In 1946, Jean-Paul Sartre’s magazine Les Temps modernes published the first part of Beckett’s short story “Suite” (later to be called “La Fin”, or “The End”), not realizing that Beckett had only submitted the first half of the story, Simone de Beauvoir refused to publish the second part. Beckett also began to write his fourth novel, Mercier et Camier, which was not published until 1970. The novel presaged his most famous work, the play Waiting for Godot, which was written not long afterwards. More importantly, the novel was Beckett’s first long work that he wrote in French, the language of most of his subsequent works which were strongly supported by Jérôme Lindon director of his Parisian publishing house Les Éditions de Minuit, including the poioumenon “trilogy” of novels: Molloy (1951); Malone meurt (1951), Malone Dies (1958); L’innommable (1953), The Unnamable, (1960). Despite being a native English speaker, Beckett wrote in French because—as he himself claimed—it was easier for him to write “without style” in French than in English.

Beckett is, of course, most famous for his play En attendant Godot (1953) (Waiting for Godot). In a much-quoted article, the critic Vivian Mercier wrote that Beckett,

has achieved a theoretical impossibility—a play in which nothing happens, that yet keeps audiences glued to their seats. What’s more, since the second act is a subtly different reprise of the first, he has written a play in which nothing happens, twice.

Godot premièred in 1953 in French in Paris and was a critical and popular, yet controversial, success in Paris. It opened in London in 1955 to mainly negative reviews, but the tide turned with positive reactions from Harold Hobson in The Sunday Times and, later, Kenneth Tynan. In the United States, it flopped in Miami and had a qualified success in New York City. After this, the play became extremely popular, with highly successful performances in the US and Germany. It is frequently performed today.

The US television sitcom, Seinfeld, is frequently praised as being “about nothing.” No. Seinfeld is quite obviously about something. Godot is about NOTHING – at great length. In my younger years I did not appreciate Godot. You have to have experienced life, and reflected on it to understand what Beckett is getting at. Life is an endless succession of pointless encounters, that seem, at first, to be brimming with meaning, but turn out to be devoid of it. Reading academic appraisals of Godot makes me laugh out loud: it is about ego, sex, fascism, stupidity, hunger, etc. etc. etc. Beckett is laughing at all of you.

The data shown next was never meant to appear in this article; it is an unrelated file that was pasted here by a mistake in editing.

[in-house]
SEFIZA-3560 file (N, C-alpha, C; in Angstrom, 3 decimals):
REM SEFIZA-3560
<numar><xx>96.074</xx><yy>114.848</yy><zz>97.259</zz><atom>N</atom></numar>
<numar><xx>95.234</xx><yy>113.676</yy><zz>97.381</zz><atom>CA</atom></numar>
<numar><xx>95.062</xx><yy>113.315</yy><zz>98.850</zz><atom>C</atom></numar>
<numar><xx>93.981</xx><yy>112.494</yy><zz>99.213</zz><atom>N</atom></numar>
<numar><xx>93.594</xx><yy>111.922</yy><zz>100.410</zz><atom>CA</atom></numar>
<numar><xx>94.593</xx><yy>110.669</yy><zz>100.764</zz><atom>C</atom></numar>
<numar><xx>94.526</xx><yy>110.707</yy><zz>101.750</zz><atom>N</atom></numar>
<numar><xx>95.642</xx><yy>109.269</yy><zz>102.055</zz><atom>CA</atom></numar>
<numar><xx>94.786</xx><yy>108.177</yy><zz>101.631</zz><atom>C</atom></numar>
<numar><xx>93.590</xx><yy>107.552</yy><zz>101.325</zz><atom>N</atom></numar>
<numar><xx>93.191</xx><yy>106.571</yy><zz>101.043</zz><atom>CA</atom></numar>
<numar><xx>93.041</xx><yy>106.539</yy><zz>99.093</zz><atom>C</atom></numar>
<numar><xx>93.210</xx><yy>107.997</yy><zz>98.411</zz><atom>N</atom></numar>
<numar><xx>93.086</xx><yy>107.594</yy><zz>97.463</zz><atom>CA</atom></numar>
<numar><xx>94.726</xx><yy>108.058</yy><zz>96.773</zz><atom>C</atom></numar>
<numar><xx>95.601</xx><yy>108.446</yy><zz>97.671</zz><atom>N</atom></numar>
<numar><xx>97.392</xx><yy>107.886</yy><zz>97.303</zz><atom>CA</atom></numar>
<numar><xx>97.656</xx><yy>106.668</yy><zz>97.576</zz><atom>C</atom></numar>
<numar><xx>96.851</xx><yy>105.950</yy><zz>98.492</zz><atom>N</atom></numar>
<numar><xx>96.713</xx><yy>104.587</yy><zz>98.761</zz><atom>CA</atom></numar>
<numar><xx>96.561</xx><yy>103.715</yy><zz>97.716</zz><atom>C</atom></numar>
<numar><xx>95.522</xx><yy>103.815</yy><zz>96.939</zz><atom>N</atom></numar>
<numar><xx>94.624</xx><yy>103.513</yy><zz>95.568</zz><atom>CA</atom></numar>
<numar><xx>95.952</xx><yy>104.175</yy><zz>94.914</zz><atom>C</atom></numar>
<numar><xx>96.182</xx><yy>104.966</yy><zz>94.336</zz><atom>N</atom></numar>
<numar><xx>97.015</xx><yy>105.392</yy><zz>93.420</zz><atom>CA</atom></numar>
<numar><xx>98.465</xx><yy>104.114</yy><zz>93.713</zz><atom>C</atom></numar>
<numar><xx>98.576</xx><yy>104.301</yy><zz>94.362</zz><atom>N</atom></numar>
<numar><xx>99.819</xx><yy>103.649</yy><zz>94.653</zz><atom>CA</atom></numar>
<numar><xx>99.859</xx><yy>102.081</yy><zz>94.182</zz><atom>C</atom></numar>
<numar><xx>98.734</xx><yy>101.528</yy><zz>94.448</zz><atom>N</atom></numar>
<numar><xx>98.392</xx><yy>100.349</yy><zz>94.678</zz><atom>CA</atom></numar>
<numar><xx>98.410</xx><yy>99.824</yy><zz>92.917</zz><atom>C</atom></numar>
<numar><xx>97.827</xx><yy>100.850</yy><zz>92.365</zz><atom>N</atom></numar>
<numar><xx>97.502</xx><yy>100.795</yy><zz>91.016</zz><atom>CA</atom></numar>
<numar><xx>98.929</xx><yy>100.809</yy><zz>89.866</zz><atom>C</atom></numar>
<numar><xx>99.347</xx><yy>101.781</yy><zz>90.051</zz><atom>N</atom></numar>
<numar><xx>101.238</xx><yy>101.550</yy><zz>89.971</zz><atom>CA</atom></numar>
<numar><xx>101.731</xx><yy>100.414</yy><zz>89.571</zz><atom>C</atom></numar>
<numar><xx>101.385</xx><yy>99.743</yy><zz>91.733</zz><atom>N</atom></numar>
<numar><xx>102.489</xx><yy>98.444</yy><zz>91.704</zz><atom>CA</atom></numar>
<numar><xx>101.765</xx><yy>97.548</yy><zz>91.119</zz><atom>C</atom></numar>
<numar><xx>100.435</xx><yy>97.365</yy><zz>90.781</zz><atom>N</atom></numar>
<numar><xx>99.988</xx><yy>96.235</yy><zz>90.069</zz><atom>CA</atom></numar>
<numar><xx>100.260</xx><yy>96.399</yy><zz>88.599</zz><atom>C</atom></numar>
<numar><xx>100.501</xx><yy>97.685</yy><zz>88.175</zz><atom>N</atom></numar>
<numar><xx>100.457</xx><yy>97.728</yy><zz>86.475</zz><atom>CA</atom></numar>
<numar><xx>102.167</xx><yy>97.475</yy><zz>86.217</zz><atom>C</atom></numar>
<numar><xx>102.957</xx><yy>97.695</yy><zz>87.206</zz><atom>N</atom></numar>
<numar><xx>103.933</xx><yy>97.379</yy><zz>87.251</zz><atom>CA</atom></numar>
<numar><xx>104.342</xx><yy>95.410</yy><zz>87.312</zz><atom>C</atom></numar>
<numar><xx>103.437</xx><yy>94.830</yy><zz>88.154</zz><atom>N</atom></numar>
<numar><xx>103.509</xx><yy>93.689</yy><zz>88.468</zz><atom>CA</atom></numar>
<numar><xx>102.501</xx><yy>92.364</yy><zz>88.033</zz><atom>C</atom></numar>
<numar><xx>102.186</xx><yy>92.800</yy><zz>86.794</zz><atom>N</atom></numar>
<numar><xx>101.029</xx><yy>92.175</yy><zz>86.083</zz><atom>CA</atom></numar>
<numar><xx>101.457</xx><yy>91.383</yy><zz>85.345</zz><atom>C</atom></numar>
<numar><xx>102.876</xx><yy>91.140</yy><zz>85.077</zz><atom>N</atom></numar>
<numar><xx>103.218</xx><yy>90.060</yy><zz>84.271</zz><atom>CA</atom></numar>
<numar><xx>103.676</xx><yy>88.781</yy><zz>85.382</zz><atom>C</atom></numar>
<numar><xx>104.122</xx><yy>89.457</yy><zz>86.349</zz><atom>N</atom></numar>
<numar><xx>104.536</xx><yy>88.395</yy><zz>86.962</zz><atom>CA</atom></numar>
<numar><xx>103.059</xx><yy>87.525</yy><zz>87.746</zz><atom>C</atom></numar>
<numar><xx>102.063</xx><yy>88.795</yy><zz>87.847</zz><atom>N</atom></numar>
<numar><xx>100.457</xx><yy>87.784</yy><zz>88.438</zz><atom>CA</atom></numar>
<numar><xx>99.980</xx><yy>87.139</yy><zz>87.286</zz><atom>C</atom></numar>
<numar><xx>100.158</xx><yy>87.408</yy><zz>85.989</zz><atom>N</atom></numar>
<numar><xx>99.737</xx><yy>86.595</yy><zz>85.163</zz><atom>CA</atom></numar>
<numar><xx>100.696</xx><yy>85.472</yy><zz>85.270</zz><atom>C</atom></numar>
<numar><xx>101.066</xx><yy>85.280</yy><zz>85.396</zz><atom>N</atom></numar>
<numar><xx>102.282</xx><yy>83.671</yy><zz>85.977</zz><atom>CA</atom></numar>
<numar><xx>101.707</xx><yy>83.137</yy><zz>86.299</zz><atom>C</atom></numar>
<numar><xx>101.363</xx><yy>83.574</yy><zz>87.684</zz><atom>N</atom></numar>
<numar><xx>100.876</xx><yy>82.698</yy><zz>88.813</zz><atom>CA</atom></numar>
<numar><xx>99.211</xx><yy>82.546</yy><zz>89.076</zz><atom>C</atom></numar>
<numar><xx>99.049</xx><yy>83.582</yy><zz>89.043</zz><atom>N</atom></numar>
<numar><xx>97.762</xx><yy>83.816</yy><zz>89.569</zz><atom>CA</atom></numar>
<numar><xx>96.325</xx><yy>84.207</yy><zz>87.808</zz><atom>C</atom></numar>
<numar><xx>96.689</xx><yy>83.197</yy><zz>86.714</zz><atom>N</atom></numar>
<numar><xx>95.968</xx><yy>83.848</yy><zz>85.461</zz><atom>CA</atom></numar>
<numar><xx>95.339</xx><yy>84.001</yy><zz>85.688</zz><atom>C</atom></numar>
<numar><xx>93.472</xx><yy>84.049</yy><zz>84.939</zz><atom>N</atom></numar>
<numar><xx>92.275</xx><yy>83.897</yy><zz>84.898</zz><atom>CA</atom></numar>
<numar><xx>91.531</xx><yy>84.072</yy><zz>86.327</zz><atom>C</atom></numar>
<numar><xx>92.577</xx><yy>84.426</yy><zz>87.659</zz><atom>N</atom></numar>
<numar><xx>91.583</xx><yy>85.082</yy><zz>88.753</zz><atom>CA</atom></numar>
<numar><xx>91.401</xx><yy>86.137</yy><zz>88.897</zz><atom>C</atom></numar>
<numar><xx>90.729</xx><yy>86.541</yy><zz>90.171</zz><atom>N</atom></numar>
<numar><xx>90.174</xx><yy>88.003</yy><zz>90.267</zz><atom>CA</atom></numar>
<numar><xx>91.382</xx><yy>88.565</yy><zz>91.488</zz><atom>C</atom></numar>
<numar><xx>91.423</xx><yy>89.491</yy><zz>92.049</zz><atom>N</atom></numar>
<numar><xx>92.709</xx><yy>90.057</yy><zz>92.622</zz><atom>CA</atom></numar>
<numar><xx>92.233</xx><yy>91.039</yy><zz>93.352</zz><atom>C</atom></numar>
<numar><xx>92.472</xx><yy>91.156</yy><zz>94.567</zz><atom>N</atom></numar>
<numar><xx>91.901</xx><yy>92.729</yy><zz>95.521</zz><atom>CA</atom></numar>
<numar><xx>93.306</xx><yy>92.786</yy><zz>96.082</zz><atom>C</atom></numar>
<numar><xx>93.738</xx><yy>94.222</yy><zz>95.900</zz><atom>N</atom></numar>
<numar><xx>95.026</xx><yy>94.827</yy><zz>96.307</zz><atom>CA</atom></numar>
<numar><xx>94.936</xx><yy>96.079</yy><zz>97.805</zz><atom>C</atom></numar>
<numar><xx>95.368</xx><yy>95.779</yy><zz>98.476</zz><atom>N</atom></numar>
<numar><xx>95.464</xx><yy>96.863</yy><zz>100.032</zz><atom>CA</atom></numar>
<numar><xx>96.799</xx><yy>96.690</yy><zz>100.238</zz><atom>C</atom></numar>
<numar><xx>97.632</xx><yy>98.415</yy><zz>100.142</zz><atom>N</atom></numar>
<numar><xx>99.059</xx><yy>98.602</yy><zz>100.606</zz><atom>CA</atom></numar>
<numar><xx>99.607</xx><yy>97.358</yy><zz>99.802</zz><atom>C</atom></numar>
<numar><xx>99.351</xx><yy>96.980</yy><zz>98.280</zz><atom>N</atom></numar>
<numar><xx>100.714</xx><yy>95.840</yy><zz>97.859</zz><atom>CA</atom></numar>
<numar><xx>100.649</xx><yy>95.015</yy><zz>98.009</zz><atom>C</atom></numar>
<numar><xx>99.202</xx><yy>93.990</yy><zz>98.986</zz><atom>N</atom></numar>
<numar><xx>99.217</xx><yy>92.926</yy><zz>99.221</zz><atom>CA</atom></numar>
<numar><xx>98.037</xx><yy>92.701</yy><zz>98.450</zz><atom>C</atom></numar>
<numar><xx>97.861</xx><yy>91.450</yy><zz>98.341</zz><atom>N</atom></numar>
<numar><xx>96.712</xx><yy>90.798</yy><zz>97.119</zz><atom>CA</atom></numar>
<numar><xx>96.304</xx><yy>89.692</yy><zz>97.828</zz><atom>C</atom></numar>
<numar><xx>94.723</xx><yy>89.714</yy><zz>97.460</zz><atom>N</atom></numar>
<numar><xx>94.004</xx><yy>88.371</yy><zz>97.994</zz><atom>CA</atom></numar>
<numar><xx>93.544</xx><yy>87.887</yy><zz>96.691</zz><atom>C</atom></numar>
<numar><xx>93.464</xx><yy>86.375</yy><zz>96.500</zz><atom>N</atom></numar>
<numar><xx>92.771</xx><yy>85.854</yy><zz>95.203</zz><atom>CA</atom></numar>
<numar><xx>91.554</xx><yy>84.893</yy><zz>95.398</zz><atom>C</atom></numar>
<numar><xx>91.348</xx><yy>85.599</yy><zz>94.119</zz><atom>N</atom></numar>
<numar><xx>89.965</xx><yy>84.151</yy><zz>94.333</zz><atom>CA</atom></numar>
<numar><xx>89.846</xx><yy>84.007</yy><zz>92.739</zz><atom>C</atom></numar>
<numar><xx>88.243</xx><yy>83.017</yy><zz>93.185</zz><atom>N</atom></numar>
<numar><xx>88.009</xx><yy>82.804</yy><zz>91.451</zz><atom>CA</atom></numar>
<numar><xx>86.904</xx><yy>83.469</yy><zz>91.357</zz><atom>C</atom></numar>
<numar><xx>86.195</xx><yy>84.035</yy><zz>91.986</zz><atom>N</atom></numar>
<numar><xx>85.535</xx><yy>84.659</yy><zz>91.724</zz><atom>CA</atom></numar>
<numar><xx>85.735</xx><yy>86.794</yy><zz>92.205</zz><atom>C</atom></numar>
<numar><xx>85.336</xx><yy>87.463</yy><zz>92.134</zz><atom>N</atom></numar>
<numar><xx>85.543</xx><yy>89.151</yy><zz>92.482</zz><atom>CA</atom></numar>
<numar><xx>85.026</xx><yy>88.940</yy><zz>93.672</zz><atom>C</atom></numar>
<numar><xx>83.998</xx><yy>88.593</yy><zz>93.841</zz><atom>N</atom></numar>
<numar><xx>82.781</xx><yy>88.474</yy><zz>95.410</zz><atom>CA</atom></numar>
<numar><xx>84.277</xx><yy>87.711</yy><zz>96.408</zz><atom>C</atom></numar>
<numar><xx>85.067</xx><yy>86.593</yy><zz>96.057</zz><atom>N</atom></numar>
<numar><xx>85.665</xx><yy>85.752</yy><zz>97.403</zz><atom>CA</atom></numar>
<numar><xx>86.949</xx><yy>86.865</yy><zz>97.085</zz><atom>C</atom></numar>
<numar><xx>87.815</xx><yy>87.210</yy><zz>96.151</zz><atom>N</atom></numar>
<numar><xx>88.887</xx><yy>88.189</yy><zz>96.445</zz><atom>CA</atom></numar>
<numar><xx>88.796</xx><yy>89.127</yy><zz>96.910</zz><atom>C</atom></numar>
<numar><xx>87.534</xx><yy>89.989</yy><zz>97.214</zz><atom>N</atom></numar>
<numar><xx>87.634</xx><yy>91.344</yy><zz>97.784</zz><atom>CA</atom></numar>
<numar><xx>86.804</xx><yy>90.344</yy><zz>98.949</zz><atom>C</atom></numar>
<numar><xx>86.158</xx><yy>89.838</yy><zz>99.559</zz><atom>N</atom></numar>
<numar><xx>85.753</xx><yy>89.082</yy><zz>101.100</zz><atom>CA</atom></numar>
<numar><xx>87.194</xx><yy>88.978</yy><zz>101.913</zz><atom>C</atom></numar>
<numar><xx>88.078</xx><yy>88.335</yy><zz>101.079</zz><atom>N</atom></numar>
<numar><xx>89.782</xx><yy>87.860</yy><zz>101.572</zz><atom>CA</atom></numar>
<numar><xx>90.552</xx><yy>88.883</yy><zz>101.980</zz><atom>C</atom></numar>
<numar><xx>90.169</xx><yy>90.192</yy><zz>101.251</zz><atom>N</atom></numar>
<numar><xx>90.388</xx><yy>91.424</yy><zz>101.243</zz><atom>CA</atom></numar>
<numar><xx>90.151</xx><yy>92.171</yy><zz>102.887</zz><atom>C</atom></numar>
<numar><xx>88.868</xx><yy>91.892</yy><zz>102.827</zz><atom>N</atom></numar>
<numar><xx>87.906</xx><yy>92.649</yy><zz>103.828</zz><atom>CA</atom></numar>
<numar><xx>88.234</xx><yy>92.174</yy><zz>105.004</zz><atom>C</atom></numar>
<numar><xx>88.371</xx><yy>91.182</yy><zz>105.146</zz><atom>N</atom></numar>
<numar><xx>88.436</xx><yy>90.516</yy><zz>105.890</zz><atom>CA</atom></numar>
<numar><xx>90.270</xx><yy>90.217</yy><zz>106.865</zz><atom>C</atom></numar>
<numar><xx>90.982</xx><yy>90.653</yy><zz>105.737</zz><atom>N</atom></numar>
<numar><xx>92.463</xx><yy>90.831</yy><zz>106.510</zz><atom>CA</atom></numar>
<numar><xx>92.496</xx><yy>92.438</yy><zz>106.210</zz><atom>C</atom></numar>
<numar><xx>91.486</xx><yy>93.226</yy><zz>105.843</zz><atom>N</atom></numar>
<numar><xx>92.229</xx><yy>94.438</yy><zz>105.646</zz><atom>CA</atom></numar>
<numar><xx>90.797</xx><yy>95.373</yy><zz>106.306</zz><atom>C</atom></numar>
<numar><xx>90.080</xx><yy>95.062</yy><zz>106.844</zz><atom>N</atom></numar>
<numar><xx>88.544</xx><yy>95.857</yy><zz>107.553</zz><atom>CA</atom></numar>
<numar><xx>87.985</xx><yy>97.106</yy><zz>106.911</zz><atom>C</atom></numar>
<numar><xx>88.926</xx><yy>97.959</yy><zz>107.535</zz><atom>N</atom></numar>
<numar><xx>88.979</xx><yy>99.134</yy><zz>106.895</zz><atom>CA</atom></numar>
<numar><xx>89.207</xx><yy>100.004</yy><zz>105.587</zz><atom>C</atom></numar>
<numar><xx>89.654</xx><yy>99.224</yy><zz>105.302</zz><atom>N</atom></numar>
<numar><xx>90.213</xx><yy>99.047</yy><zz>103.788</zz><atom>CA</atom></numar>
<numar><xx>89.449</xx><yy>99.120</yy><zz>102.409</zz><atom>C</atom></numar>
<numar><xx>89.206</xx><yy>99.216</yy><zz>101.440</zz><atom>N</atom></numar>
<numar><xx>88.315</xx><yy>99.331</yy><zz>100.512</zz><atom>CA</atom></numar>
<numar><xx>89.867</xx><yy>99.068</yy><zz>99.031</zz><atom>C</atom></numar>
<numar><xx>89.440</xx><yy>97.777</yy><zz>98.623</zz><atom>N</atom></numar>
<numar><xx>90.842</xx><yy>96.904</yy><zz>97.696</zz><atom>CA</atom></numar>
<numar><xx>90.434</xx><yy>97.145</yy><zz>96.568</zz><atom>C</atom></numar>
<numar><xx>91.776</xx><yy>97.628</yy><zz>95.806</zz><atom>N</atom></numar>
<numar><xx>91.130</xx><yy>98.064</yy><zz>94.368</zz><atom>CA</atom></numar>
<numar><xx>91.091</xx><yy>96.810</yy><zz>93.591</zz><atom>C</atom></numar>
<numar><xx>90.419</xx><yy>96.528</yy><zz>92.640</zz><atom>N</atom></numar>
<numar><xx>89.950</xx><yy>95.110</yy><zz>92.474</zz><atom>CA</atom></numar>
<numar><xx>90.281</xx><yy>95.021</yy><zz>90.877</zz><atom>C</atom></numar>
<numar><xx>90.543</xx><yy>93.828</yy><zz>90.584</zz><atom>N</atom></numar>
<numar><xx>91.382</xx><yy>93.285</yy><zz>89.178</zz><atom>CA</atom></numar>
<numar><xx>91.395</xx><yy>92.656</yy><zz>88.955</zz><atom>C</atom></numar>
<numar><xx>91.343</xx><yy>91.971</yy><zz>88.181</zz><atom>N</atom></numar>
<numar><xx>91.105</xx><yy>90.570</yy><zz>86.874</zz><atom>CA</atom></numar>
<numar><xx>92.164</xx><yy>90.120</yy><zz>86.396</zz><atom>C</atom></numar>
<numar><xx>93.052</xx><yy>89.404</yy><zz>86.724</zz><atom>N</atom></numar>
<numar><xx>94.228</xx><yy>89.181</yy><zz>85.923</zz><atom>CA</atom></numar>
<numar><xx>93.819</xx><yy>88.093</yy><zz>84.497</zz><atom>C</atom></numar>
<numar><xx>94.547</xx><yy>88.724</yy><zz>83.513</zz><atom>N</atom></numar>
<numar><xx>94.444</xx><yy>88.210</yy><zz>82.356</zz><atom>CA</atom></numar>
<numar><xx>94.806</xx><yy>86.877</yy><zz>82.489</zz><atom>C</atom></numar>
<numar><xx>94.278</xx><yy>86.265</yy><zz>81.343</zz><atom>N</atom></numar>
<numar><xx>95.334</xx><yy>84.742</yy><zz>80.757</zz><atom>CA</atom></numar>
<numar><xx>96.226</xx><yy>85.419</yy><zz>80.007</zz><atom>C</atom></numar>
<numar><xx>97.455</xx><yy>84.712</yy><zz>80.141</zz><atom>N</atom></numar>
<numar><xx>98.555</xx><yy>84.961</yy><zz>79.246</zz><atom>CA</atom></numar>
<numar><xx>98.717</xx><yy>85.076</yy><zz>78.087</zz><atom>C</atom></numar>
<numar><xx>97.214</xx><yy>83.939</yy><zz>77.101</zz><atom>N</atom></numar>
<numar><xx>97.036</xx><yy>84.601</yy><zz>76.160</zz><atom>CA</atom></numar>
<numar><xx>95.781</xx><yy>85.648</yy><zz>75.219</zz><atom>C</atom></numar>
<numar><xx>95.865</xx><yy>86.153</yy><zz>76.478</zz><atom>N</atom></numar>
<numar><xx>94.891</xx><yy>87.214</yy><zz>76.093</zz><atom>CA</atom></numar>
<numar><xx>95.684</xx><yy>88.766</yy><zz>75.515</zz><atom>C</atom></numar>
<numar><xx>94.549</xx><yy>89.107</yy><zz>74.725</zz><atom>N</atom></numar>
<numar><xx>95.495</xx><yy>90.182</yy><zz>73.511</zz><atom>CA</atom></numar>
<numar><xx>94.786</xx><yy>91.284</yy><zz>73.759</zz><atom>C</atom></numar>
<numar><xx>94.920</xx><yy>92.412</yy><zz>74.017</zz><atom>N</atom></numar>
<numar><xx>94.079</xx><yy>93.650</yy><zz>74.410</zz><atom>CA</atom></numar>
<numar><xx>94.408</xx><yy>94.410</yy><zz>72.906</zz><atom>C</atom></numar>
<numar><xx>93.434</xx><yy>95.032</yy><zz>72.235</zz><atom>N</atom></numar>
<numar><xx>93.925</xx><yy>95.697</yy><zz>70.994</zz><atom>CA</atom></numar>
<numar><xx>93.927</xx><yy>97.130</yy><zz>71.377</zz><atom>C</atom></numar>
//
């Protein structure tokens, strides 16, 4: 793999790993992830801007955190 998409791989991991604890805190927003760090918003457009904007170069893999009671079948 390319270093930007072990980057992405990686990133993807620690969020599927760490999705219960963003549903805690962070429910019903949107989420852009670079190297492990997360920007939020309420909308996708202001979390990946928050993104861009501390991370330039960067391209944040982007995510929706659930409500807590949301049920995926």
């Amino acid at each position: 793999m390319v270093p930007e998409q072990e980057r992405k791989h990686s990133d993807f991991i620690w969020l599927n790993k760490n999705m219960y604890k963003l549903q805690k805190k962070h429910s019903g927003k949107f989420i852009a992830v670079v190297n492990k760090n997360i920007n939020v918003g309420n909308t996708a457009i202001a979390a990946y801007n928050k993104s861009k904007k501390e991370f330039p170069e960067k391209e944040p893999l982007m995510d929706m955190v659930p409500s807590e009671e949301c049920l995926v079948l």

Beckett translated all of his works into English himself, with the exception of Molloy, for which he collaborated with Patrick Bowles. The success of Waiting for Godot opened up a career in theater for Beckett. He went on to write successful full-length plays, including Fin de partie (Endgame) (1957), Krapp’s Last Tape (1958, written in English), Happy Days (1961, also written in English), and Play (1963).

In 1961, Beckett married Suzanne in a secret civil ceremony in England (its secrecy due to reasons relating to French inheritance law). The success of his plays led to invitations to attend rehearsals and productions around the world, leading eventually to a new career as a theater director. In 1957, he had his first commission from the BBC Third Programme for a radio play, All That Fall. He continued writing sporadically for radio and extended his scope to include cinema and television. He began to write in English again, although he also wrote in French until the end of his life.

From the late 1950s until his death, Beckett had a relationship with Barbara Bray, a widow who worked as a script editor for the BBC. In October 1969 while on holiday in Tunis with Suzanne, Beckett heard that he had won the Nobel Prize for Literature. Anticipating that her intensely private husband would be saddled with fame from that moment on, Suzanne called the award a catastrophe. He gave away all of the prize money. Suzanne died on 17th July 1989. Beckett died on 22nd December the same year, confined to a nursing home and suffering from emphysema and possibly Parkinson’s disease. The two were interred together in the Cimetière du Montparnasse in Paris and share a simple granite gravestone that follows Beckett’s directive that it should be “any colour, so long as it’s grey.”